Apply Fermat's little theorem to show that $A ^ { e d } \equiv A ( \bmod p )$

Problem : Let $$p$$, $$q$$ two distincts prime numbers and $$n=pq$$. Let $$e$$ be a prime number such that $$\gcd( (p-1)(q-1),e) = 1$$ and $$d$$ such that $$ed=1+k(p-1)(q-1)$$. Let $$A \in \mathbb { Z } / n$$. Show that $$A ^ { e d } \equiv A \pmod p$$.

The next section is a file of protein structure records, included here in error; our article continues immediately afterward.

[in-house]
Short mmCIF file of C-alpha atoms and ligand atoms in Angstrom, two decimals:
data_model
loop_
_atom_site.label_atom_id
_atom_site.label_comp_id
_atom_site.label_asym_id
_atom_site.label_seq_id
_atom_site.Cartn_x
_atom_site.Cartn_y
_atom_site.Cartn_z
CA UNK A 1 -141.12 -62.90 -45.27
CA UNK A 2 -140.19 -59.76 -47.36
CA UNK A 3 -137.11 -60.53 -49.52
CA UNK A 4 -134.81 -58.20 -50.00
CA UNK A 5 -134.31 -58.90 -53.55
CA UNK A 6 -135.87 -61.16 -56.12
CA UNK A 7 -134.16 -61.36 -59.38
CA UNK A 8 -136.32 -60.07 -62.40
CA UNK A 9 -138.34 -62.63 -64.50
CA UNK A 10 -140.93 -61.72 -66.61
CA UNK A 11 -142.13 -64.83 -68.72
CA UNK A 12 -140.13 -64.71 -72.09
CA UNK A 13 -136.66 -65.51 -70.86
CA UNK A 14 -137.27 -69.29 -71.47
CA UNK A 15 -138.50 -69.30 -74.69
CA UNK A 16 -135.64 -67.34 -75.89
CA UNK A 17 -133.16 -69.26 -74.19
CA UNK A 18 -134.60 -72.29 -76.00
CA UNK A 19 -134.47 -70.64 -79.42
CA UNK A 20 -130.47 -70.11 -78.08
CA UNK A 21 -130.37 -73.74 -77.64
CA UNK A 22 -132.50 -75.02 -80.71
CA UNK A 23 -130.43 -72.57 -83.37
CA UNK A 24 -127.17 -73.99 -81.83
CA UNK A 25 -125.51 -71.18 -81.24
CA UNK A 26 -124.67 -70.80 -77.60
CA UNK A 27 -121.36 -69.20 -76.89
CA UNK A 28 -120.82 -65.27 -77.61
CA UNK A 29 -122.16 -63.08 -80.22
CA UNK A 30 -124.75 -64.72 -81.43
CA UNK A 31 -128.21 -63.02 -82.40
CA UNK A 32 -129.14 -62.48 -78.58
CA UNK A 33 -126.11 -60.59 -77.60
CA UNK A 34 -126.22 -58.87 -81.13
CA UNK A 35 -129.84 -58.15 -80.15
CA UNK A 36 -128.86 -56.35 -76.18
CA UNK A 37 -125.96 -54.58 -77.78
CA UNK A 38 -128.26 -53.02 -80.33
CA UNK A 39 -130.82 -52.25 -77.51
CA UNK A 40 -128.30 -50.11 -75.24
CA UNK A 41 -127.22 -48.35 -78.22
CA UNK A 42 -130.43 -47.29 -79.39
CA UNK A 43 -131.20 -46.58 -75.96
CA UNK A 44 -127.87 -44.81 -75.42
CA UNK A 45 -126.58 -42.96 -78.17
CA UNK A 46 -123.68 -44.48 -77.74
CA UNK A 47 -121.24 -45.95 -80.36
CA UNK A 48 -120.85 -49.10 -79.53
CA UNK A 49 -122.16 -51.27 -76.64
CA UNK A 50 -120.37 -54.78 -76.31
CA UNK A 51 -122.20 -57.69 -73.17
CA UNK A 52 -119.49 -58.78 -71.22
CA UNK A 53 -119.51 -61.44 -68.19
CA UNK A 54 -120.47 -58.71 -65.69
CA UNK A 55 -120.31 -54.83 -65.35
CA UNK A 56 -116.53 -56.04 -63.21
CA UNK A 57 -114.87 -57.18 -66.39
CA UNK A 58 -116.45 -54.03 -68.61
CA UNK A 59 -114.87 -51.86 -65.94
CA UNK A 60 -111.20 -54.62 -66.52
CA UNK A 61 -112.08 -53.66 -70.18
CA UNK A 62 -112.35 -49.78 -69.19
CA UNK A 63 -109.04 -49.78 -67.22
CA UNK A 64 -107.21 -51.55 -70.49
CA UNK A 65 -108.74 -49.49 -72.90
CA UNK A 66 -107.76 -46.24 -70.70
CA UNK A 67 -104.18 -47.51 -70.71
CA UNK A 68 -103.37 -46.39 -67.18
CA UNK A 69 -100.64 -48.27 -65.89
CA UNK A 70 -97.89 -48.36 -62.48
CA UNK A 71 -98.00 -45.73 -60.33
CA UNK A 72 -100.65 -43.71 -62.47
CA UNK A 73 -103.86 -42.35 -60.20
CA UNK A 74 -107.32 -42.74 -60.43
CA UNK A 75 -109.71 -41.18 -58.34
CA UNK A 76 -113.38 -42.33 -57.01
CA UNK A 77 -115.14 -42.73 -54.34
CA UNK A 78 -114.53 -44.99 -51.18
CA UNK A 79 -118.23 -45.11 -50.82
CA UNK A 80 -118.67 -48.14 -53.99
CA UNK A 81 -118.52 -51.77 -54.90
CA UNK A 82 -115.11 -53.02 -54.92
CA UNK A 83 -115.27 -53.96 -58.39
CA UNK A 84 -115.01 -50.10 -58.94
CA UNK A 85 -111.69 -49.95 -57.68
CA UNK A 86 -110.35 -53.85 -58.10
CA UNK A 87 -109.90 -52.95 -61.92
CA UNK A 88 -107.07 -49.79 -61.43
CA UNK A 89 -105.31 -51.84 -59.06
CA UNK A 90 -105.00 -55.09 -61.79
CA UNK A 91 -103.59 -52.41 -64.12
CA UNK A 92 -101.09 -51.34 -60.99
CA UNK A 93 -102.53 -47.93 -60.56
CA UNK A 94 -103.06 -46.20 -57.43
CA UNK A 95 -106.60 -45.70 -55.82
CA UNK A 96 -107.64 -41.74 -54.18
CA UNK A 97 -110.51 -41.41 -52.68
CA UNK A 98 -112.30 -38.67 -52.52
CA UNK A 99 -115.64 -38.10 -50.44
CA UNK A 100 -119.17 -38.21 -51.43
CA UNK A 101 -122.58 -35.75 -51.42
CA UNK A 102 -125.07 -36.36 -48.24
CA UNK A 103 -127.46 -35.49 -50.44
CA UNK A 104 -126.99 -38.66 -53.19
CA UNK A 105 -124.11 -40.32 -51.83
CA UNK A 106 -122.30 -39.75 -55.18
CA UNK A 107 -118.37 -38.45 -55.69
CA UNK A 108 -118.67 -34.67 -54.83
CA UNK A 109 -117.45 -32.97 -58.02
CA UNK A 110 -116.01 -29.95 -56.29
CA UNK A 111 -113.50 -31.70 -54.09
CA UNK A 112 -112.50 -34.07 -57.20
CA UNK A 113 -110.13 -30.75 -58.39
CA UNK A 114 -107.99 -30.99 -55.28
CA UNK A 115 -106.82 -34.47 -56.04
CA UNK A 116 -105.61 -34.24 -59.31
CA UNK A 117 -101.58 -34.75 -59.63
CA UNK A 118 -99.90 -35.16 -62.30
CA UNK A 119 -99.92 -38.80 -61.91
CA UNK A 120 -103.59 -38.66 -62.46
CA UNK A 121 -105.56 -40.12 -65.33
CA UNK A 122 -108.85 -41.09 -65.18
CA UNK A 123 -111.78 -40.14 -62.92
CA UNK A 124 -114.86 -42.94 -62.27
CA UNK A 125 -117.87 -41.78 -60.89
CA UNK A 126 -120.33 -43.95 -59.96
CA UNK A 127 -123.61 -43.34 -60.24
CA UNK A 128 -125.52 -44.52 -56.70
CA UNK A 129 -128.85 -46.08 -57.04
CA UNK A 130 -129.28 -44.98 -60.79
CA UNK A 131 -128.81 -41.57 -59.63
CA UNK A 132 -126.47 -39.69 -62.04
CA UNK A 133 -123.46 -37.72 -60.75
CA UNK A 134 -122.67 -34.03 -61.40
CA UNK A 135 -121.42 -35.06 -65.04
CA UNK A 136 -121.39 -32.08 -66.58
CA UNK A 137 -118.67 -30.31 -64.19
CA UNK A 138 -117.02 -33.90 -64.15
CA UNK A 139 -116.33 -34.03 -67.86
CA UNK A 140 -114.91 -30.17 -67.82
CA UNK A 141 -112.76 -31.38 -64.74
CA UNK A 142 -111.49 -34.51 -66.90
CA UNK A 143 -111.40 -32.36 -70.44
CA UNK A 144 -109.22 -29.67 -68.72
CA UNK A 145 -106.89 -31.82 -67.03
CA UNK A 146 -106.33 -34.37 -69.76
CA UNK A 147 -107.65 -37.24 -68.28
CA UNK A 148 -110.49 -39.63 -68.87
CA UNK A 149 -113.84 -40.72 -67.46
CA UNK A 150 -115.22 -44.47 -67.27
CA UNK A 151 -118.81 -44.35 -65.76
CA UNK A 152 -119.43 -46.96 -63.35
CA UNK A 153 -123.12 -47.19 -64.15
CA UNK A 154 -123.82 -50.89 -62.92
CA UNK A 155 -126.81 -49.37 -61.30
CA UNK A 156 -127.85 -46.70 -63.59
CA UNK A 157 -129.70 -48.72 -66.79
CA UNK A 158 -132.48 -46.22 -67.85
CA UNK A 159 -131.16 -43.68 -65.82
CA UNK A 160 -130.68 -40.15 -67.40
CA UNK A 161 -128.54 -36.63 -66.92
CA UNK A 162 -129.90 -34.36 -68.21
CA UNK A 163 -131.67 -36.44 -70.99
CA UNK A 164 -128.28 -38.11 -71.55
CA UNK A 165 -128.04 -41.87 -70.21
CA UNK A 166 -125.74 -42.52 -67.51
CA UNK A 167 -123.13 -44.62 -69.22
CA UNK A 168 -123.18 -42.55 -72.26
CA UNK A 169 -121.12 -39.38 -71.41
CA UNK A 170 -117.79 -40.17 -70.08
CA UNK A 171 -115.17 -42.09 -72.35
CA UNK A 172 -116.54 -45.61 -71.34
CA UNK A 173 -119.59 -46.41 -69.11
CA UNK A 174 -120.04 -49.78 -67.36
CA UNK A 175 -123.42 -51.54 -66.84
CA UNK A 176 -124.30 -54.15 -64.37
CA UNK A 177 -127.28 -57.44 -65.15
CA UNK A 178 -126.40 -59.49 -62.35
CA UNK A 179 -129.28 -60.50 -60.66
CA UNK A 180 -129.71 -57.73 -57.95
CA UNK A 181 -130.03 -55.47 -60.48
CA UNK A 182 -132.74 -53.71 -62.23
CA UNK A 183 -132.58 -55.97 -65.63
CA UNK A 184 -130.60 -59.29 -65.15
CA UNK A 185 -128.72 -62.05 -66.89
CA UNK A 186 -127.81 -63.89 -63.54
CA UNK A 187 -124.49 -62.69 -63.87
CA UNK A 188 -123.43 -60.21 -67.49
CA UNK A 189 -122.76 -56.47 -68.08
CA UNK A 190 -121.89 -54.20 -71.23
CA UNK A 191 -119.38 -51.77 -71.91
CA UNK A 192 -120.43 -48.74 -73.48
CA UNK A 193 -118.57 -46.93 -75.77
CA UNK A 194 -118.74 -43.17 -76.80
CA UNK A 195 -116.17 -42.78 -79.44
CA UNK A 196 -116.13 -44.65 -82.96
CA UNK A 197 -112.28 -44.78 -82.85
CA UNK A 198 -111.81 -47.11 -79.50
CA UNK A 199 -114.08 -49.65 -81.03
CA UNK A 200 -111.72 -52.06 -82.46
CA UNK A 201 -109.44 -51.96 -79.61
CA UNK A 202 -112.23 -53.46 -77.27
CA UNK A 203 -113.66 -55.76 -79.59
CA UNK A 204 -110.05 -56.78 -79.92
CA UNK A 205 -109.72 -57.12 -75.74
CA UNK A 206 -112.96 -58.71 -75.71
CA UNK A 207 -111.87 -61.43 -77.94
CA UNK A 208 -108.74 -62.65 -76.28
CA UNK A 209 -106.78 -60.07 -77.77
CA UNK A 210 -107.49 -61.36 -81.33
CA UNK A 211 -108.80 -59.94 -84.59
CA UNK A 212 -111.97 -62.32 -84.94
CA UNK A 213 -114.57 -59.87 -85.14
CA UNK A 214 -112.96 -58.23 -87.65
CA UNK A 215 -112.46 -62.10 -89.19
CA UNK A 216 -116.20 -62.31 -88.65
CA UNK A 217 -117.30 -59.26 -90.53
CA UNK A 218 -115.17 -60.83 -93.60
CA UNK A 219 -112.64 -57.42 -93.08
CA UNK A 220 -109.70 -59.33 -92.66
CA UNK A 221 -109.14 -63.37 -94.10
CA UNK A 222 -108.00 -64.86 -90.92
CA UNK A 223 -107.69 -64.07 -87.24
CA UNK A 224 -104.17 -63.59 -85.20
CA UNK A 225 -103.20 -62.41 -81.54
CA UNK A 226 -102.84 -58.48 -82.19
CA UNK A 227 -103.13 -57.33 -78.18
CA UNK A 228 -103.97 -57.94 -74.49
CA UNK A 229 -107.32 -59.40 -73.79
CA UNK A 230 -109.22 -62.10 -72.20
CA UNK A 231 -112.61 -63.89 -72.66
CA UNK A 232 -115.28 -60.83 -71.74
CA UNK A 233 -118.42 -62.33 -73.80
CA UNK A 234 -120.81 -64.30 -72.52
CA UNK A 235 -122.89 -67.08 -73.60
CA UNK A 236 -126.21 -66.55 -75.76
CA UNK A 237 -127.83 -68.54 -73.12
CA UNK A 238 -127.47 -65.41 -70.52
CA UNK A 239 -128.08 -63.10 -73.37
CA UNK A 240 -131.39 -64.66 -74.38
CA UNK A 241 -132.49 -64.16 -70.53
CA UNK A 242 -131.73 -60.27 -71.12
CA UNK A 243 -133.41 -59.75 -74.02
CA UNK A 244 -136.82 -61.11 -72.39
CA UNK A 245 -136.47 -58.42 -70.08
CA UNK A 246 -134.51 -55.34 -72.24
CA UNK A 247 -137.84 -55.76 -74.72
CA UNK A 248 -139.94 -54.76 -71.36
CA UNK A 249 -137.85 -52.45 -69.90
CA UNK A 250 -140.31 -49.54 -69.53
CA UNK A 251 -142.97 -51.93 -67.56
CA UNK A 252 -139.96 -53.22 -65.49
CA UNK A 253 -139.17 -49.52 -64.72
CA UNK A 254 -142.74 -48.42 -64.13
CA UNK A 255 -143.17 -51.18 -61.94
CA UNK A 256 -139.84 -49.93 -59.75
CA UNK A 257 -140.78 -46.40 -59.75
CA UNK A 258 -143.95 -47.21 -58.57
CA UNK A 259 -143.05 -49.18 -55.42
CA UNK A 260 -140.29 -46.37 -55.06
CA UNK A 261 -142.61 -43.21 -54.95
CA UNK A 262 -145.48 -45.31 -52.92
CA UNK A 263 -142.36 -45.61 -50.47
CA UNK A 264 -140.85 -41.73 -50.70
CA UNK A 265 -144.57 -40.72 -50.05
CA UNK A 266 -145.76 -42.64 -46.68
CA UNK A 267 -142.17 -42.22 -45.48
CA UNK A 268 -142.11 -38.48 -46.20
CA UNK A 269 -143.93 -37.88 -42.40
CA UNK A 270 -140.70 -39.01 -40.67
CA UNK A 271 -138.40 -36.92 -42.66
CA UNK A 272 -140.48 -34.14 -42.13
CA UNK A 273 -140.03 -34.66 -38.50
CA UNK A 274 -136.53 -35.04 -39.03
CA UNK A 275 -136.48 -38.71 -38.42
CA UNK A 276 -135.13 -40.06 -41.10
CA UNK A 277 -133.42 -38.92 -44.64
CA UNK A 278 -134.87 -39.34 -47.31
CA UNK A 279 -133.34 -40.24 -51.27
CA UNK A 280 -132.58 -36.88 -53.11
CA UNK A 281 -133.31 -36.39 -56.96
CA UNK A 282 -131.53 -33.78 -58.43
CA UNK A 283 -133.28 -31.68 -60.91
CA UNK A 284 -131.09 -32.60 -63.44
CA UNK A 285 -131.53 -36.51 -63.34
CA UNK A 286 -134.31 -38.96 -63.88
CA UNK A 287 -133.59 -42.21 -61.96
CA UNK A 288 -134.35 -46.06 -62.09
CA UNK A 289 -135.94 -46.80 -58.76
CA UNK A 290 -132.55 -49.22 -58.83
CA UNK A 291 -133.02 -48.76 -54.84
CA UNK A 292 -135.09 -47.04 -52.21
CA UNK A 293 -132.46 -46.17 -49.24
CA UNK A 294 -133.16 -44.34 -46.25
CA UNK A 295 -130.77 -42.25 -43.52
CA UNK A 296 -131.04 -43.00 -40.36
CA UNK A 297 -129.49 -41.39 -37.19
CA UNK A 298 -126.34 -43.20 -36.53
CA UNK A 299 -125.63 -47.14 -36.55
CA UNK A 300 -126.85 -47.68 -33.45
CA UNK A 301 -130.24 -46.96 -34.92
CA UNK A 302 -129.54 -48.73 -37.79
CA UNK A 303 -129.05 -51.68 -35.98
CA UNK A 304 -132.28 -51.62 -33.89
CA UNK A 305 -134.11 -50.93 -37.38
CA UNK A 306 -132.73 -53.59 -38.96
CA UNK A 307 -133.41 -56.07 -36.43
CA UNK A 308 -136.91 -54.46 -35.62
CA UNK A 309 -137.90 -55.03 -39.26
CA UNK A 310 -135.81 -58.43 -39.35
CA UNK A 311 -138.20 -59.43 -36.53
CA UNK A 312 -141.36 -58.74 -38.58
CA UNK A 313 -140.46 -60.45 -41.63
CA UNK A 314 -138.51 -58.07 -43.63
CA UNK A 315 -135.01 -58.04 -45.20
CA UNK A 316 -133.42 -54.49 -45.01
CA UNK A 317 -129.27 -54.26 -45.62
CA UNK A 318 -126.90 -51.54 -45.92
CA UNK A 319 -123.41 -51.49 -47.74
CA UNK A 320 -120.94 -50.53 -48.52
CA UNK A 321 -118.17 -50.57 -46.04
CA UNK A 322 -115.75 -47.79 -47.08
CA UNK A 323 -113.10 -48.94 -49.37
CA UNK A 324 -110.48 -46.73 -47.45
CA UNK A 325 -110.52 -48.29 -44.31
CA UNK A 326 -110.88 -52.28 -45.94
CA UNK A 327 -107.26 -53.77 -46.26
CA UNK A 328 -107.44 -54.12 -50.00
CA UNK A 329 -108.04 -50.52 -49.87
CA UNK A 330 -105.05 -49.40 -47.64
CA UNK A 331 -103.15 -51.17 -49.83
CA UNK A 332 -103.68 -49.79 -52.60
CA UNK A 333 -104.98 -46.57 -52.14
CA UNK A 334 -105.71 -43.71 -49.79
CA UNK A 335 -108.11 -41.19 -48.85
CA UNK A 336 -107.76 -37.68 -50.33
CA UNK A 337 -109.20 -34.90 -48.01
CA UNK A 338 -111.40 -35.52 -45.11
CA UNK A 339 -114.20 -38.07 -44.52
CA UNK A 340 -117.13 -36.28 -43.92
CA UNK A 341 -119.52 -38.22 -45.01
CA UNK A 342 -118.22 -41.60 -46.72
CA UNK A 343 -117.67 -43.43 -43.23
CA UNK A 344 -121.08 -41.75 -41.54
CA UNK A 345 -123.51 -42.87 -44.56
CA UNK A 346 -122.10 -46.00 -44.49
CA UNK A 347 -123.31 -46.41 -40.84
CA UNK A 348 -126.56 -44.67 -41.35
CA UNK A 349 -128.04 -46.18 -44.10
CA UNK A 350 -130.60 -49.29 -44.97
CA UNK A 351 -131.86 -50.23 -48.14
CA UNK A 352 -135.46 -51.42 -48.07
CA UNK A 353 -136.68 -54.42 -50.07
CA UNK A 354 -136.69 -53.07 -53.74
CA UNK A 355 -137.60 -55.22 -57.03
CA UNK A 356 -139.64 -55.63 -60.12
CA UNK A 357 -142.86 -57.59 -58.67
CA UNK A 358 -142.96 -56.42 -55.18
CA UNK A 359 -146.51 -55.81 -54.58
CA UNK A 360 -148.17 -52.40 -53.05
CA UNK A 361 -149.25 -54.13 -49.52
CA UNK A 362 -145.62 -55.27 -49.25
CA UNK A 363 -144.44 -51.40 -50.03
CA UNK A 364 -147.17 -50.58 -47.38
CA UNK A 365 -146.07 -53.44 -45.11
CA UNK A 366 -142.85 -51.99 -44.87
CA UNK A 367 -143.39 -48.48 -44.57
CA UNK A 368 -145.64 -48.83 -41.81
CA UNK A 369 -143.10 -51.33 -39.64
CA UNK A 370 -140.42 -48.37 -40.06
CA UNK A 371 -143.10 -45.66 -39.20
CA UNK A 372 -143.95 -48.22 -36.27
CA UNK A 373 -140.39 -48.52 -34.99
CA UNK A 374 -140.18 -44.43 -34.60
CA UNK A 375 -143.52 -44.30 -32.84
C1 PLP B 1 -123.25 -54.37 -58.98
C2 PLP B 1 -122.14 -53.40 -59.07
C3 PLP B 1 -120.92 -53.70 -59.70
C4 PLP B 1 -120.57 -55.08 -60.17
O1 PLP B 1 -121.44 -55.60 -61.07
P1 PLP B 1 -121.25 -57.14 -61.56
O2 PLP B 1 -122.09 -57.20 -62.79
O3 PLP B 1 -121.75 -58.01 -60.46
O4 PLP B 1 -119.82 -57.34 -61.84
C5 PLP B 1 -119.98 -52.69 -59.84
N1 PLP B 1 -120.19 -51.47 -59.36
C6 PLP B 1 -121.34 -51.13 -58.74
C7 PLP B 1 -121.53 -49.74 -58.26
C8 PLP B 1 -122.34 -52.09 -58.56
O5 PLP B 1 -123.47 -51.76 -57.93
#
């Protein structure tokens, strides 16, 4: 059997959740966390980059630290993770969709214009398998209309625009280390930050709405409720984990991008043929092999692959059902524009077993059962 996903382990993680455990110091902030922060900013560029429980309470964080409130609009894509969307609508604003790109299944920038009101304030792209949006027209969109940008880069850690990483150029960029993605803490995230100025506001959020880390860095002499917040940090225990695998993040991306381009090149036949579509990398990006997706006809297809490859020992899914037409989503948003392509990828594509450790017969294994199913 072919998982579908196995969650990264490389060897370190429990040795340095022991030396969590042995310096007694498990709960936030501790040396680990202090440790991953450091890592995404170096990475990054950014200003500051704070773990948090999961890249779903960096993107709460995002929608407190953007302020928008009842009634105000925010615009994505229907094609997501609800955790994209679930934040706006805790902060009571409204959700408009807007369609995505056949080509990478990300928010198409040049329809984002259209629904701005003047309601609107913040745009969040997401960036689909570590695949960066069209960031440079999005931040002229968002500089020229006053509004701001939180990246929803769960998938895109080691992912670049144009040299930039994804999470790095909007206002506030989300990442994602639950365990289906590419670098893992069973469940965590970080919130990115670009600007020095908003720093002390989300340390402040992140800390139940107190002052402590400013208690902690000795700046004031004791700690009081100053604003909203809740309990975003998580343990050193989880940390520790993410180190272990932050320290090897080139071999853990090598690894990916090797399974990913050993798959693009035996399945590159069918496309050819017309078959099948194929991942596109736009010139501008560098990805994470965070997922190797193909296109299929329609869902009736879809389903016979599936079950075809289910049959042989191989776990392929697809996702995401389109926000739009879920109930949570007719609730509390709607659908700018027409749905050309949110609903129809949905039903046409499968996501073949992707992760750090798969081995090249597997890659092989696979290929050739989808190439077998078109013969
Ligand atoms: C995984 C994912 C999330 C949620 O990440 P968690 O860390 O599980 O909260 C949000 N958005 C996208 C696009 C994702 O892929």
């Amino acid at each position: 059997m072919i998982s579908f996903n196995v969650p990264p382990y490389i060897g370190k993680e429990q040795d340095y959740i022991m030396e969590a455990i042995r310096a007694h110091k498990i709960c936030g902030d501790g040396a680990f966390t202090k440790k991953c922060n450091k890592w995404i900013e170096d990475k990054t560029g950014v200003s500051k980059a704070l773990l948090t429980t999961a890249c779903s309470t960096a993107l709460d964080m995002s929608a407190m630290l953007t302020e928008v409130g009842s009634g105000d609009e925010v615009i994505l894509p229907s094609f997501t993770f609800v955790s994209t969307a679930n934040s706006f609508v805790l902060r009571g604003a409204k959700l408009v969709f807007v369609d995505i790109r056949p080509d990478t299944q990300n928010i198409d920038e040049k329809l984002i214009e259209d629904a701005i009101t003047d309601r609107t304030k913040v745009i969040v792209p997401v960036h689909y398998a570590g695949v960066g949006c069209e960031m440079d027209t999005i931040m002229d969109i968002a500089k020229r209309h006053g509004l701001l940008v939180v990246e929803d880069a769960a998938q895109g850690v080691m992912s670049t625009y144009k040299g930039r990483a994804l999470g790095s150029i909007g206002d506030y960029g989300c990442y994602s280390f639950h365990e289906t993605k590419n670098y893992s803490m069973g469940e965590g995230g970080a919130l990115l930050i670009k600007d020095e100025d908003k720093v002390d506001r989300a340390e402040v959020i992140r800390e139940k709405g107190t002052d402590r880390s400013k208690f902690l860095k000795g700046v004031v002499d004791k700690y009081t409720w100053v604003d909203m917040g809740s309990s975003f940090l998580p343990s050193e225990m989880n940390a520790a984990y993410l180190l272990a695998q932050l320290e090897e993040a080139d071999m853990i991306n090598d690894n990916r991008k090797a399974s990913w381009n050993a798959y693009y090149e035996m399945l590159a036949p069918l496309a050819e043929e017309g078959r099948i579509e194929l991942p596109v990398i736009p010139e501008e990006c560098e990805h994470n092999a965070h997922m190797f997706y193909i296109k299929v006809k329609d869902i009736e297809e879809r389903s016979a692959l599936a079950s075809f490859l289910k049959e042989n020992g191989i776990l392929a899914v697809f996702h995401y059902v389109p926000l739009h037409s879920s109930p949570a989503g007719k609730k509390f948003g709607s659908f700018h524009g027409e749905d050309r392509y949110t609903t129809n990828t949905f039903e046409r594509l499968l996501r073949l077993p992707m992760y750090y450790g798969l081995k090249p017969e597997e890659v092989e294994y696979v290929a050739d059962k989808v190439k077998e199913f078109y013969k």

My solution : We have that $$ed \equiv 1 (\bmod p-1)$$. Thus by Fermat's little theorem:

$$A ^ { e d } \equiv A^{k(p-1)+1} \equiv A^{k(p-1)}A^{1} \equiv ({A^{p-1}})^{k}A \stackrel{\text{Fermat}}{\equiv} 1^k A \equiv A \pmod p$$.

Question : Does the reasoning seems correct? Am I missing some steps?

• I would only suggest to choose another letter (not $k$) , but besides this : perfect solution. – Peter Apr 13 at 7:36
• @Peter Awesome, thank you very much! – NotAbelianGroup Apr 13 at 7:43